Netanyahu withdraws request for legal defense money from his cousin
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Netanyahu withdraws request for legal defense money from his cousin

State comptroller has denied PM’s bid to receive funding from Nathan Milikowsky and other wealthy foreign benefactors to aid in corruption cases

File: Nathan Milikowsky in 2013, in San Francisco (Drew Altizer Photography)
File: Nathan Milikowsky in 2013, in San Francisco (Drew Altizer Photography)

Prime Minister Benjamin Netanyahu’s defense team on Monday told the Permits Committee in the State Comptroller’s Office that it was withdrawing his request to receive funding for his legal defense from US businessman Nathan Milikowsky, his cousin.

The committee was set to rule on whether Netanyahu could receive $2 million from Milikowsky. Netanyahu said he would instead appeal for funding from Spencer Partrich, and was considering requesting money from another donor instead of Milikowsky.

The defense team also announced that it was refusing the preliminary conditions for a meeting offered by the committee, which included a declaration of assets as well as the full details of the relationship between Netanyahu and Partrich.

Netanyahu has unsuccessfully sought permission from Israeli authorities for Milikowsky to fund his legal defense in the three corruption cases the prime minister is facing.

Prime Minister Benjamin Netanyahu speaks in Jerusalem, April 17, 2019. (Noam Revkin Fenton/Flash90)

In February the Permits Committee ruled for a second time that wealthy acquaintances could not foot Netanyahu’s defense bills in the pending corruption indictments against him. It first turned him down in December.

The panel said it was inappropriate for non-Israeli benefactors to pay for the prime minister’s legal defense in a criminal case relating to his alleged receipt of funds from wealthy benefactors in Israel and abroad.

The committee also ruled that money Netanyahu had already received from associates was improper and ordered him to return $300,000 to Milikowsky, and to give back business attire to Partrich.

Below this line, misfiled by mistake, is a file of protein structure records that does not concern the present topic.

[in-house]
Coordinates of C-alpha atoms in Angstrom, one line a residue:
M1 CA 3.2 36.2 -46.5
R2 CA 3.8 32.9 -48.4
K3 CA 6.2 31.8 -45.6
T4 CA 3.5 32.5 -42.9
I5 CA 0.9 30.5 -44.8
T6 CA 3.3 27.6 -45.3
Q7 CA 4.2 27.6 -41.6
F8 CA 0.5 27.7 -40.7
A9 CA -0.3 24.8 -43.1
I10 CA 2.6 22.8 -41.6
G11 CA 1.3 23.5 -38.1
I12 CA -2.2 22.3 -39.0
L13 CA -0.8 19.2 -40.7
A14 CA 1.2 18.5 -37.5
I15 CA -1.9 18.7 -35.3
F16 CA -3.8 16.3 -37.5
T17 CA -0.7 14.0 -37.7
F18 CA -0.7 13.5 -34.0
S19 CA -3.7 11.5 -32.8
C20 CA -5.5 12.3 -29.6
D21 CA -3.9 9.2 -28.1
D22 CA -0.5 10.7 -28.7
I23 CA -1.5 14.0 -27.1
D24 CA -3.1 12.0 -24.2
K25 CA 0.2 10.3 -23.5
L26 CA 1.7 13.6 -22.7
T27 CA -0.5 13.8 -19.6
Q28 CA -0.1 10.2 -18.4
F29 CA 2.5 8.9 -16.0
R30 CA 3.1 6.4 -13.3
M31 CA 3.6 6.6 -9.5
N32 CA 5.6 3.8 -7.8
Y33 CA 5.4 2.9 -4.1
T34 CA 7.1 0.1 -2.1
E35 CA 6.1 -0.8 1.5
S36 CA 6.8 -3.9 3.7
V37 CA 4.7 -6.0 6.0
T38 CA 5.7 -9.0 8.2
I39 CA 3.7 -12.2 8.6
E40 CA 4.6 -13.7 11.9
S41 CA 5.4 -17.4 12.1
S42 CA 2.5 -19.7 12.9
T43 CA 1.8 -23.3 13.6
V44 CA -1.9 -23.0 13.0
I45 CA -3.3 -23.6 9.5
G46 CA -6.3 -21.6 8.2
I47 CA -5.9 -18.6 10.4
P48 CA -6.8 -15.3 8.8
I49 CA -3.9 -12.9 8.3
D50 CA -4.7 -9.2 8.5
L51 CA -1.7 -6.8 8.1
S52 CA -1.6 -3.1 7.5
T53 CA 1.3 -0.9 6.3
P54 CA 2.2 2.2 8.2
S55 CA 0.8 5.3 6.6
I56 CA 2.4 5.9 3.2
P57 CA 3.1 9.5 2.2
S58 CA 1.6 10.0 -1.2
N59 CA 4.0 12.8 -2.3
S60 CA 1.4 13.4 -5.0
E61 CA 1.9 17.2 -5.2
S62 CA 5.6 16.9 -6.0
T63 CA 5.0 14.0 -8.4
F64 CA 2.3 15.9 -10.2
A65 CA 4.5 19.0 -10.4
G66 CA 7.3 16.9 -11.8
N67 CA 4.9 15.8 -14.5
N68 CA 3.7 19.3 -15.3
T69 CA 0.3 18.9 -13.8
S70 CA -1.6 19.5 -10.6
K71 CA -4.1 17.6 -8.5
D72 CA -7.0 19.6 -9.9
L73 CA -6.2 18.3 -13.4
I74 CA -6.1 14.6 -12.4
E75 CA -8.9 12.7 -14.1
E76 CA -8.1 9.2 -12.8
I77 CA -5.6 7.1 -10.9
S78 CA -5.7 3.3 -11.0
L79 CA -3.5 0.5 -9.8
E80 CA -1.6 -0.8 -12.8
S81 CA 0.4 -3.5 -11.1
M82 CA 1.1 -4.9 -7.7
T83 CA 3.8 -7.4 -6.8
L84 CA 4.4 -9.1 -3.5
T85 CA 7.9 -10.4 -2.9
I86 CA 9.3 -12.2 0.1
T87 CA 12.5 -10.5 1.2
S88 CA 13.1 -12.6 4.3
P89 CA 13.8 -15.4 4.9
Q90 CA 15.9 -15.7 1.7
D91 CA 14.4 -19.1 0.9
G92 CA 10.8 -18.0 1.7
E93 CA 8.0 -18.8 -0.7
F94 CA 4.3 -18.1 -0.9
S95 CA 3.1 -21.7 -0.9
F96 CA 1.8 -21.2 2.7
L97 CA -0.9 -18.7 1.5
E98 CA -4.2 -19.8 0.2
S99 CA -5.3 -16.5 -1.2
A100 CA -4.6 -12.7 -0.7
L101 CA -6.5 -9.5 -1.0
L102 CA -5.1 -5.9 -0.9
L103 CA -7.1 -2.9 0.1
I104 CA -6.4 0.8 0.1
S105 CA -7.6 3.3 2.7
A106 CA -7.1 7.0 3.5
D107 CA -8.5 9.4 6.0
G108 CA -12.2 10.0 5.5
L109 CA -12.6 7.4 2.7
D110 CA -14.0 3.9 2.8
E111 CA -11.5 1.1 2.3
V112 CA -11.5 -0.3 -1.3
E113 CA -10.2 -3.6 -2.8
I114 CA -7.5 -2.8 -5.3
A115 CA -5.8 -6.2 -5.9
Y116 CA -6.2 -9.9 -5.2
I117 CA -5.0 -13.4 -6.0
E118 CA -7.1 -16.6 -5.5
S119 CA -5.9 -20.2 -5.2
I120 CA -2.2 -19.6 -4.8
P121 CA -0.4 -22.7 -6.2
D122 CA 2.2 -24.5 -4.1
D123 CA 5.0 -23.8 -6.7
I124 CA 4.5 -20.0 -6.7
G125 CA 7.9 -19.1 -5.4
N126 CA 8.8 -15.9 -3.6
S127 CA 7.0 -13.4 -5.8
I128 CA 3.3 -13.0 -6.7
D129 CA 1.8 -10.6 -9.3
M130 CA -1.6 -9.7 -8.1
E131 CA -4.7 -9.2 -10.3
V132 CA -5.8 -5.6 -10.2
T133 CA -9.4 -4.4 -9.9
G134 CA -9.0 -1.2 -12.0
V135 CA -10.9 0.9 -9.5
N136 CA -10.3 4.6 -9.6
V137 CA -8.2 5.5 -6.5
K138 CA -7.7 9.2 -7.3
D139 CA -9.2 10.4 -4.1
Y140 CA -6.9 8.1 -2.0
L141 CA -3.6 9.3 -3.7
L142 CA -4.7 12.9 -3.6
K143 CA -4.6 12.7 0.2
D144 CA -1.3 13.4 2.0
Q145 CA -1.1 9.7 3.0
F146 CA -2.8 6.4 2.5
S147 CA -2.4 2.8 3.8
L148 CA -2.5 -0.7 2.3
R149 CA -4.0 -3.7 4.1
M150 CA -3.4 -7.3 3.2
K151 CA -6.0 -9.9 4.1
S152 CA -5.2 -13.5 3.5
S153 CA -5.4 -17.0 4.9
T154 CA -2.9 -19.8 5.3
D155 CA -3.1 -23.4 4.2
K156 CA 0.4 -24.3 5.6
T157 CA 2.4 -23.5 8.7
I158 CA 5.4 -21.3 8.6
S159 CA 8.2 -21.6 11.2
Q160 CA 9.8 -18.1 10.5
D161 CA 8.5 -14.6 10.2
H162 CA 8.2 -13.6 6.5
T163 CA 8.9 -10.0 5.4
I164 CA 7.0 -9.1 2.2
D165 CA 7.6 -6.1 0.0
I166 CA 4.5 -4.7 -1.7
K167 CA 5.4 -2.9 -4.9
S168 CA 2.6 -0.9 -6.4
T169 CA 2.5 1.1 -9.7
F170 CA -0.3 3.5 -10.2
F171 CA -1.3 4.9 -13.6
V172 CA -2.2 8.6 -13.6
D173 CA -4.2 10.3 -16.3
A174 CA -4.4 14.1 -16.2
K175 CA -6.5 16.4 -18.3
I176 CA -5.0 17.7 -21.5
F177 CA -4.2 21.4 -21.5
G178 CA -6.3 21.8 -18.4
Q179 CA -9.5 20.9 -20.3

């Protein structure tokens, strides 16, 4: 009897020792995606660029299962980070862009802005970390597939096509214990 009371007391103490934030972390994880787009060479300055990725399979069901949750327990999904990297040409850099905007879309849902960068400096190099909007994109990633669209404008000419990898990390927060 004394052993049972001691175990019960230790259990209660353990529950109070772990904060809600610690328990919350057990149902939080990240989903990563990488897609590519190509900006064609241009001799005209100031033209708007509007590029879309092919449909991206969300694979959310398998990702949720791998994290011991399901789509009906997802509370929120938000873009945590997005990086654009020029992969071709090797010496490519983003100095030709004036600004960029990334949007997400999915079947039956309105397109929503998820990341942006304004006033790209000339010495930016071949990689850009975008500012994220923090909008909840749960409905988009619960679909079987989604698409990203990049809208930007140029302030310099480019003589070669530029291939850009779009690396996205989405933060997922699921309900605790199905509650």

The committee demanded that Netanyahu exhaust his own means of funding his defense before seeking financial help elsewhere.

In March, the High Court of Justice ruled that Netanyahu could apply for a third time for permission to seek funding from wealthy foreign benefactors for his legal defense.

Netanyahu’s business affiliation with Milikowsky was revealed recently by the Permits Committee during research leading up to its rejection of a request to retroactively approve the $300,000 donation by Milikowsky.

Milikowsky and Partrich were questioned by police last year in the investigation dubbed “Case 1000,” in which the prime minister is suspected of receiving some NIS 1 million ($282,000) in illicit gifts from businessmen.

Spencer Partrich (Courtesy)

In February, Attorney General Avichai Mandelblit announced his intention to indict Netanyahu, pending a hearing, in that case, as well as two others, dubbed by police as cases 2000 and 4000. The prime minister denies all the allegations.

Netanyahu and Milikowsky have also been linked indirectly to the so-called submarine affair, or Case 3000, a massive alleged graft scheme surrounding the multi-billion-shekel state purchase of naval vessels and submarines from German shipbuilder Thyssenkrupp. The prime minister has so far not been considered a suspect in the case.

Recent reports have suggested Netanyahu made a return of over 700 percent on stocks in Seadrift Coke, a steel company owned by Milikowsky that sold to Thyssenkrupp before it merged with GrafTech, also owned by Milikowski.

Netanyahu bought the shares for $600,000 in 2007 and then sold them back in 2010 to Milikowsky for $4.3 million shortly after the merger. The dramatic profit has led to speculation of possible impropriety in Netanyahu’s financial dealings.

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